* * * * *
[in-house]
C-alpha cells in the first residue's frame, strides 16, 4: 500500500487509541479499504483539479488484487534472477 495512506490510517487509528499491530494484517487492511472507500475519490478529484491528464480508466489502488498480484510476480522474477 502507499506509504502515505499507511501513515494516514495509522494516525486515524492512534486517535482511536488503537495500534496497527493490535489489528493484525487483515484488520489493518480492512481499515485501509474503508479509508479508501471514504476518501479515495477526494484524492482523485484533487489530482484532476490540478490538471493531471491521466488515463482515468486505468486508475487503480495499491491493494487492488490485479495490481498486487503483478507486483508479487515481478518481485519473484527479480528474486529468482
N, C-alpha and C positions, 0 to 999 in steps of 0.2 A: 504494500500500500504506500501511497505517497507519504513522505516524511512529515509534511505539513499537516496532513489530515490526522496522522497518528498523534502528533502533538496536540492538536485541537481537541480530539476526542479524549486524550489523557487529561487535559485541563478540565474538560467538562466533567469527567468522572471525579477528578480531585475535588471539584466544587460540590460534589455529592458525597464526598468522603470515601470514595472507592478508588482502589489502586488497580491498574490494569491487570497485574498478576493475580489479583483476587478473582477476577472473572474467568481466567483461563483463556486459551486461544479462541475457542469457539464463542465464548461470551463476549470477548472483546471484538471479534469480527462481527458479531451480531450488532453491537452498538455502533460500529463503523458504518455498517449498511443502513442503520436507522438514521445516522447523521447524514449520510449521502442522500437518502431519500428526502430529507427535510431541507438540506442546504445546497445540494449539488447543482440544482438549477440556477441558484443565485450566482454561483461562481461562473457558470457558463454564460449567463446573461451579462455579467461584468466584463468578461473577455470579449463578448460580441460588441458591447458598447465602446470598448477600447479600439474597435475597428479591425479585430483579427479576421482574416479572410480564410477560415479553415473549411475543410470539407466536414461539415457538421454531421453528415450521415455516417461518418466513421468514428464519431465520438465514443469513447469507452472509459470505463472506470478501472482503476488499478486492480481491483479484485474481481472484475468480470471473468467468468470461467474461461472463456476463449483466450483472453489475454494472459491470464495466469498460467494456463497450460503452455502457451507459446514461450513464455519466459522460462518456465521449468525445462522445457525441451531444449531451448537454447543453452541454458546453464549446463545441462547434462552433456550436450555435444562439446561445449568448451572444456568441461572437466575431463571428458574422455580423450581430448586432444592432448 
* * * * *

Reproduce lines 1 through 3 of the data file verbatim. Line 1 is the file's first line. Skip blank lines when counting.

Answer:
[in-house]
C-alpha cells in the first residue's frame, strides 16, 4: 500500500487509541479499504483539479488484487534472477 495512506490510517487509528499491530494484517487492511472507500475519490478529484491528464480508466489502488498480484510476480522474477 502507499506509504502515505499507511501513515494516514495509522494516525486515524492512534486517535482511536488503537495500534496497527493490535489489528493484525487483515484488520489493518480492512481499515485501509474503508479509508479508501471514504476518501479515495477526494484524492482523485484533487489530482484532476490540478490538471493531471491521466488515463482515468486505468486508475487503480495499491491493494487492488490485479495490481498486487503483478507486483508479487515481478518481485519473484527479480528474486529468482
N, C-alpha and C positions, 0 to 999 in steps of 0.2 A: 504494500500500500504506500501511497505517497507519504513522505516524511512529515509534511505539513499537516496532513489530515490526522496522522497518528498523534502528533502533538496536540492538536485541537481537541480530539476526542479524549486524550489523557487529561487535559485541563478540565474538560467538562466533567469527567468522572471525579477528578480531585475535588471539584466544587460540590460534589455529592458525597464526598468522603470515601470514595472507592478508588482502589489502586488497580491498574490494569491487570497485574498478576493475580489479583483476587478473582477476577472473572474467568481466567483461563483463556486459551486461544479462541475457542469457539464463542465464548461470551463476549470477548472483546471484538471479534469480527462481527458479531451480531450488532453491537452498538455502533460500529463503523458504518455498517449498511443502513442503520436507522438514521445516522447523521447524514449520510449521502442522500437518502431519500428526502430529507427535510431541507438540506442546504445546497445540494449539488447543482440544482438549477440556477441558484443565485450566482454561483461562481461562473457558470457558463454564460449567463446573461451579462455579467461584468466584463468578461473577455470579449463578448460580441460588441458591447458598447465602446470598448477600447479600439474597435475597428479591425479585430483579427479576421482574416479572410480564410477560415479553415473549411475543410470539407466536414461539415457538421454531421453528415450521415455516417461518418466513421468514428464519431465520438465514443469513447469507452472509459470505463472506470478501472482503476488499478486492480481491483479484485474481481472484475468480470471473468467468468470461467474461461472463456476463449483466450483472453489475454494472459491470464495466469498460467494456463497450460503452455502457451507459446514461450513464455519466459522460462518456465521449468525445462522445457525441451531444449531451448537454447543453452541454458546453464549446463545441462547434462552433456550436450555435444562439446561445449568448451572444456568441461572437466575431463571428458574422455580423450581430448586432444592432448 